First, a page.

TCM Archive Materials VIEW ALL ARCHIVES (11)
|Also Known As:||Sir Sean Connery,Thomas Sean Connery||Died:|
|Born:||August 25, 1930||Cause of Death:|
|Birth Place:||United Kingdom||Profession:||Cast ... actor producer bodybuilder director coalman milkman artist's model lorry driver coffin polisher|
Scot (2008), Connery remained retired, even turning down a reprisal of Dr. Henry Jones for "Indiana Jones and the Kingdom of the Crystal Skull" (2008).ked a change from the seriesâ¿¿ espionage origins to focus more on a save-the-world-from-destruction plot that characterized later series entries.
In 1967, Connery quit the Bond series and was replaced by one-timer George Lazenby for the sixth movie, "On Her Majestyâ¿¿s Secret Service" (1969), which some later said could have epitomized the entire series had Connery decided to again play the role. Temporarily free from Bondage, the actor starred in the forgettable Western "Shalako" (1968) before portraying famed explorer Roald Amundsen in "The Red Tent" (1969). Following a turn as a terrorist leader battling the famed Pinkerton agents in the grim historical drama, "The Molly Maguires" (1970), Connery was enticed out of his Bond retirement with a huge payday to once again play the role in "Diamonds Are Forever" (1971). Full of the gimmickry and catchy one-liners lacking in the Lazenby effort, "Diamonds" received mediocre reviews on its way to becoming yet another big box office hit. Many critics, particularly from later generations, deemed the movie to be one of the worst and most forgettable in the series. Now divorced from Bond â¿¿ at least for the next decade and a half â¿¿ Connery was free to explore less heroic characters, which he did as an ex-con masterminding a large heist in Sidney Lumetâ¿¿s slick crime thriller "The Anderson Tapes" (1971).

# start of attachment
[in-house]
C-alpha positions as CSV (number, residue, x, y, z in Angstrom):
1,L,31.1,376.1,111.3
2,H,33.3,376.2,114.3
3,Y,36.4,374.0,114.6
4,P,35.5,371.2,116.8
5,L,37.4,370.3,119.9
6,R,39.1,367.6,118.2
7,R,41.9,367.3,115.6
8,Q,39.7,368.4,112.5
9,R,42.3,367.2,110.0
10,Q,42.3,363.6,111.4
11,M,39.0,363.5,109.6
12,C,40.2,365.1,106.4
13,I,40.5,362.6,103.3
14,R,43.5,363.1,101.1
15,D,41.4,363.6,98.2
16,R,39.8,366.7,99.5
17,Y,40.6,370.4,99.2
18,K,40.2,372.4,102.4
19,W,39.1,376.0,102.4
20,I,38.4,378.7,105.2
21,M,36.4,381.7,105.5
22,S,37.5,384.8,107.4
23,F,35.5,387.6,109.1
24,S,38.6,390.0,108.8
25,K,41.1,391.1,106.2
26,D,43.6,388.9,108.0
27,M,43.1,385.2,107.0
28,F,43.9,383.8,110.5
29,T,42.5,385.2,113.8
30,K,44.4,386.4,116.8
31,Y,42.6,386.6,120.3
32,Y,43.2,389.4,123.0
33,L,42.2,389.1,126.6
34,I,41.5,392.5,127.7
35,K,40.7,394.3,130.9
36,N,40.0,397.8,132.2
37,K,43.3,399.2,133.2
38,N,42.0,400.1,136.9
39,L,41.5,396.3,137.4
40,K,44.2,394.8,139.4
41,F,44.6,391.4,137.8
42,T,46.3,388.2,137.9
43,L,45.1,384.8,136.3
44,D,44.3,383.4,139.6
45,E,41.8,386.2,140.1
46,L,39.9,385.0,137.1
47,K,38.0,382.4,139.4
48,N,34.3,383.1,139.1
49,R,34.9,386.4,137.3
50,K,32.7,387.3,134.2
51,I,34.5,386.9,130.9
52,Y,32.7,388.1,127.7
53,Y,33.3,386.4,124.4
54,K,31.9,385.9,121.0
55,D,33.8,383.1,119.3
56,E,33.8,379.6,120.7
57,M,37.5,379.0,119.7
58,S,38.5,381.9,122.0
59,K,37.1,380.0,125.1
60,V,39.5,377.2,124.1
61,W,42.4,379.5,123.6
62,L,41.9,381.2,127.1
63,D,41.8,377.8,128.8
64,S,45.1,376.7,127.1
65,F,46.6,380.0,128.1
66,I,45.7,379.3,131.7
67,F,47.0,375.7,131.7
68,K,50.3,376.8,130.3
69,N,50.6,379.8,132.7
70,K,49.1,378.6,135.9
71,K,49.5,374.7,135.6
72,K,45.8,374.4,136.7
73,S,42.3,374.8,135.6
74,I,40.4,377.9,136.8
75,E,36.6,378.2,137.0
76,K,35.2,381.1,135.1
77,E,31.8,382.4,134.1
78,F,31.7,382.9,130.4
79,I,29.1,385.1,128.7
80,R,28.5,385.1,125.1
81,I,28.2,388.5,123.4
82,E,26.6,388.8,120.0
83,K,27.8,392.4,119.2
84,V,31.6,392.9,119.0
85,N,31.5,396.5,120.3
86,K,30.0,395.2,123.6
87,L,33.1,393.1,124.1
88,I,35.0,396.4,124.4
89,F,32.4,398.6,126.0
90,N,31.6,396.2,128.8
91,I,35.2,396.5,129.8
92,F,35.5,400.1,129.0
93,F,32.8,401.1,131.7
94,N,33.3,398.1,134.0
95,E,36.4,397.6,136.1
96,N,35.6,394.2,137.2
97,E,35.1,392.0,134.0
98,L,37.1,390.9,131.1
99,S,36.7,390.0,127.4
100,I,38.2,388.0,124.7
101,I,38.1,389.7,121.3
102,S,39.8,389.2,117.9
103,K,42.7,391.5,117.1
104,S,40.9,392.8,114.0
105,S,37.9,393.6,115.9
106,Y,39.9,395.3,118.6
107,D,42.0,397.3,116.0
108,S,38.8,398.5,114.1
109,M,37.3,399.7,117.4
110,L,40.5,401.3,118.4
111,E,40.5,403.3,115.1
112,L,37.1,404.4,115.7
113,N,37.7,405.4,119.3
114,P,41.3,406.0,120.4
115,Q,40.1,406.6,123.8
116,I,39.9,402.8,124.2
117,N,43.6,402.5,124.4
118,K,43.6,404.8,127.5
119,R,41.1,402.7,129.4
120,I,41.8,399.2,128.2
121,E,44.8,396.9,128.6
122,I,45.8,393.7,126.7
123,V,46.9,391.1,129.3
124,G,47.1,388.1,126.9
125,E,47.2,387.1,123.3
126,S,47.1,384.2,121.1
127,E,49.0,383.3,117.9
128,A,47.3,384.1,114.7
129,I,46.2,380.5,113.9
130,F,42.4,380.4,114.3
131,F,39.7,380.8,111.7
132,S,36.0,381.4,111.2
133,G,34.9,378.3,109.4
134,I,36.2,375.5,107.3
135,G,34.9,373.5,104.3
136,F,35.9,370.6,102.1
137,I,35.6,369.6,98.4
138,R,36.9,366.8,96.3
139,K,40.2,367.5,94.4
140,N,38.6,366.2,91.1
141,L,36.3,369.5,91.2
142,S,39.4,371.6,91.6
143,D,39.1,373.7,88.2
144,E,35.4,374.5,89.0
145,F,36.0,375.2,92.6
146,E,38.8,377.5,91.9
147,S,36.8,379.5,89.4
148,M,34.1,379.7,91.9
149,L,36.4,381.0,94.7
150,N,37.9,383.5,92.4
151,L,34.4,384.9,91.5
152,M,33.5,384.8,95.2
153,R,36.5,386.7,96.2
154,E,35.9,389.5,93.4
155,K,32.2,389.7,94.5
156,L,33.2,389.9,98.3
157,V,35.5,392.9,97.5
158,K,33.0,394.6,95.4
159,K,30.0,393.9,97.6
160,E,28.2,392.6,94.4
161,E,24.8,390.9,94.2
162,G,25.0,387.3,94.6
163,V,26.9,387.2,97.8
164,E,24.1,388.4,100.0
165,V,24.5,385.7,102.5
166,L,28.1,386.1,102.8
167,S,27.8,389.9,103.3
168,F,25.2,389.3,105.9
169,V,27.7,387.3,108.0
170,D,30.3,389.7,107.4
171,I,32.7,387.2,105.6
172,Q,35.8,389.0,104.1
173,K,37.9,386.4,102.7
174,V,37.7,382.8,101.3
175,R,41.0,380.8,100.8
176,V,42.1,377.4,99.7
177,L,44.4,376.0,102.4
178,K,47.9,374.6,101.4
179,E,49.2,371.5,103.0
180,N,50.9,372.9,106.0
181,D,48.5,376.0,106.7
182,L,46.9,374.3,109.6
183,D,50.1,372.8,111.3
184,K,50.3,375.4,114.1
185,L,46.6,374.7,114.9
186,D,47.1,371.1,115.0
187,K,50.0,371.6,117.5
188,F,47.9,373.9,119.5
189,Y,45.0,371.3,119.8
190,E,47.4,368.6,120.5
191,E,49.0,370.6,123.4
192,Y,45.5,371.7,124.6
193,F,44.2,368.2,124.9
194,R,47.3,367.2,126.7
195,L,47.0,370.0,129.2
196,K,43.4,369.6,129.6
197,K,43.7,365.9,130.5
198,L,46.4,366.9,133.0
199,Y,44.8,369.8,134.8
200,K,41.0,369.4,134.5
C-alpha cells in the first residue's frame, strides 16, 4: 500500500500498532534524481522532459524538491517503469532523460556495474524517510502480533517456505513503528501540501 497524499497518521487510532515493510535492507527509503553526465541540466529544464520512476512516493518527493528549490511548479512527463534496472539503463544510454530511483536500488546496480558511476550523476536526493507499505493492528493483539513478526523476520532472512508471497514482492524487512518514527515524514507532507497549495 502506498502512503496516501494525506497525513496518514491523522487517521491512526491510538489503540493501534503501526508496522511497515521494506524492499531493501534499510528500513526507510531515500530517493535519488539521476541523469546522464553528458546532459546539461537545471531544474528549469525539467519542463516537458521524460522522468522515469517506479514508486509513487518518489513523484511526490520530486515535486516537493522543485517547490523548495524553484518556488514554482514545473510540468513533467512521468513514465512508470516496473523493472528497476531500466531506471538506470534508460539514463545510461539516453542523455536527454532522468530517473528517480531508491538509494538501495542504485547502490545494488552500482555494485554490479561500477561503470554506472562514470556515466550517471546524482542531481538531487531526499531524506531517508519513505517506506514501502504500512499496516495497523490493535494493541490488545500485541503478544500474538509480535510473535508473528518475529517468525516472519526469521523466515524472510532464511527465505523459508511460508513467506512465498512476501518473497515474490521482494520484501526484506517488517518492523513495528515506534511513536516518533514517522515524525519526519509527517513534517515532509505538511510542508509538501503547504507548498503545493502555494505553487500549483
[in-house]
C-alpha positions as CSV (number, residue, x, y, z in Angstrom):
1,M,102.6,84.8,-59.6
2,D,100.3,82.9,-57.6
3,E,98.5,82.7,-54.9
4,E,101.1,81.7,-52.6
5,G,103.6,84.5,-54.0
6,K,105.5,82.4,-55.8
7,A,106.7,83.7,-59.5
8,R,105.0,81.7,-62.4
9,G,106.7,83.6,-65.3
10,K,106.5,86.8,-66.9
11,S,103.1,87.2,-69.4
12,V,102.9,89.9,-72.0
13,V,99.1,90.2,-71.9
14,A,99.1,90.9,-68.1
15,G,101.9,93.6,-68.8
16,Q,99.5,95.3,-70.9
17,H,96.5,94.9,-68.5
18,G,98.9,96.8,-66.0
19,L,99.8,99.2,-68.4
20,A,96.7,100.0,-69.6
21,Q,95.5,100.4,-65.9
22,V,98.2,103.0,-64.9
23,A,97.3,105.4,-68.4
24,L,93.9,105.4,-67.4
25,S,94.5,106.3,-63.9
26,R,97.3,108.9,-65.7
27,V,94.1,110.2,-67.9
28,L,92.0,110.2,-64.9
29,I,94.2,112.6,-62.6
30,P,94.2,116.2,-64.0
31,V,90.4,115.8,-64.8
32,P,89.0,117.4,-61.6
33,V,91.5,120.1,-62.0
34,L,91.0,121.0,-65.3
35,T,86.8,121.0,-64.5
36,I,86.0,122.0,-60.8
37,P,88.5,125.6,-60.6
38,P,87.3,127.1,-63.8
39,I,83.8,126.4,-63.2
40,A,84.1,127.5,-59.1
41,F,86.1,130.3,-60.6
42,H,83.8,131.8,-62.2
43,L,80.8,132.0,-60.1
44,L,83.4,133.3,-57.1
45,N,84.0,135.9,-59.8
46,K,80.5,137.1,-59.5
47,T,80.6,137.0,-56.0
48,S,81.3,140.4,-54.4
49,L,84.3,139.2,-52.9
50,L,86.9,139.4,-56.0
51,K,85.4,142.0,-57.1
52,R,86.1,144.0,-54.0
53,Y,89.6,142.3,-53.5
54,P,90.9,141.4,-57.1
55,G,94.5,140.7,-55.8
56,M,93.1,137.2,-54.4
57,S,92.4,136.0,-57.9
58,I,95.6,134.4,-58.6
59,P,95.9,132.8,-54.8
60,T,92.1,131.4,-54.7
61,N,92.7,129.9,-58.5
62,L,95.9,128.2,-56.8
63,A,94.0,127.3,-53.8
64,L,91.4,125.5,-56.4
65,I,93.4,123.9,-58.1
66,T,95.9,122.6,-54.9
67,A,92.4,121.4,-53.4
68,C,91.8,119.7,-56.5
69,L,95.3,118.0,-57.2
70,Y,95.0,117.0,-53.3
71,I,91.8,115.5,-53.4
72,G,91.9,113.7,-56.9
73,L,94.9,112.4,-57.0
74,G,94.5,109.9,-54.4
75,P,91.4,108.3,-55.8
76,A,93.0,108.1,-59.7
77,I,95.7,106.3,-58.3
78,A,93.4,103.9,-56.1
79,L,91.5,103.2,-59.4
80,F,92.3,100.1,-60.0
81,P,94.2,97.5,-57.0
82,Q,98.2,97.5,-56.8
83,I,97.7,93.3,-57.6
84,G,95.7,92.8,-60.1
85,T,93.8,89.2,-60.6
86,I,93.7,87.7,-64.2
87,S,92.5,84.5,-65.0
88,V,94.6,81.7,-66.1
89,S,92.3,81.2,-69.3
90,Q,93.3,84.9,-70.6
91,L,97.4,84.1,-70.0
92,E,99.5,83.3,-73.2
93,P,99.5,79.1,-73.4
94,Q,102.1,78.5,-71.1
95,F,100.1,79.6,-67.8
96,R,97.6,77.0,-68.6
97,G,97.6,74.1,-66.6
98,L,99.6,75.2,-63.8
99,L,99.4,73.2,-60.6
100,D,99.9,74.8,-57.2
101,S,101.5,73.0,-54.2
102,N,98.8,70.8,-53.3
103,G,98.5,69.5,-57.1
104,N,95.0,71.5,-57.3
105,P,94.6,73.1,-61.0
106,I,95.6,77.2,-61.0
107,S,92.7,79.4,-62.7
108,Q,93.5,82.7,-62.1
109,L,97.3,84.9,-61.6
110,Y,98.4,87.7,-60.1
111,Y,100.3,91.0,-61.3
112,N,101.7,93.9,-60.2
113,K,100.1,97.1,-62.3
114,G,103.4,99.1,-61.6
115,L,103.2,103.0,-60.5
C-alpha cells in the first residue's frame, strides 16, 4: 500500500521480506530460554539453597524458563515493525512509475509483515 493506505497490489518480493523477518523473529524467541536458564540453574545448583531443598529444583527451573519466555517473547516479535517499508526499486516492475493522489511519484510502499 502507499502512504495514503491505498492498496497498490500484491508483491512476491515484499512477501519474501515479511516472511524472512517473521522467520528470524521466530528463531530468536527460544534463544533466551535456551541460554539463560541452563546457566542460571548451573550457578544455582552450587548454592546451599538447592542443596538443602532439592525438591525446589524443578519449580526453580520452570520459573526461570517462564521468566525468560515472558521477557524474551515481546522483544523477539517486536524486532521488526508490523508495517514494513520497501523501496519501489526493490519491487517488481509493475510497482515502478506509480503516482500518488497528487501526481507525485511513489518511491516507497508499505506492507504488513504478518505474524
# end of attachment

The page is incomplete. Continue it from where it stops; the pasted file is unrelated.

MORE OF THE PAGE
In "The Offense" (1973), Connery played a police inspector who beats a suspect to death in a child molesting case, which leads to a suspension and a nervous breakdown over the fact he might have his own pederast tendencies. Following a supporting turn as Colonel Arbuthnot in the all-star ensemble "Murder on the Orient Express" (1974), he played a Scandinavian government agent sent to stop a group of terrorists from killing the passengers aboard a hijacked plane in the action thriller "Ransom" (1974). He next teamed up with fellow Brit Michael Caine for a bit of old-fashioned fun in "The Man Who Would Be King" (1975), director John Hustonâ¿¿s throwback action adventure from Hollywood days of yore. After playing an older-looking Robin Hood opposite Audrey Hepburn in "Robin and Marian" (1976), Connery joined another all-star cast, which included Anthony Hopkins and Michael Caine, for the World War II epic, "A Bridge Too Far" (1977). Meanwhile, he maintained a steady screen presence in films like "Cuba" (1979), "The Great Train Robbery" (1979) and "Outland" (1981), though none of which seemed to offer anything more than a paycheck.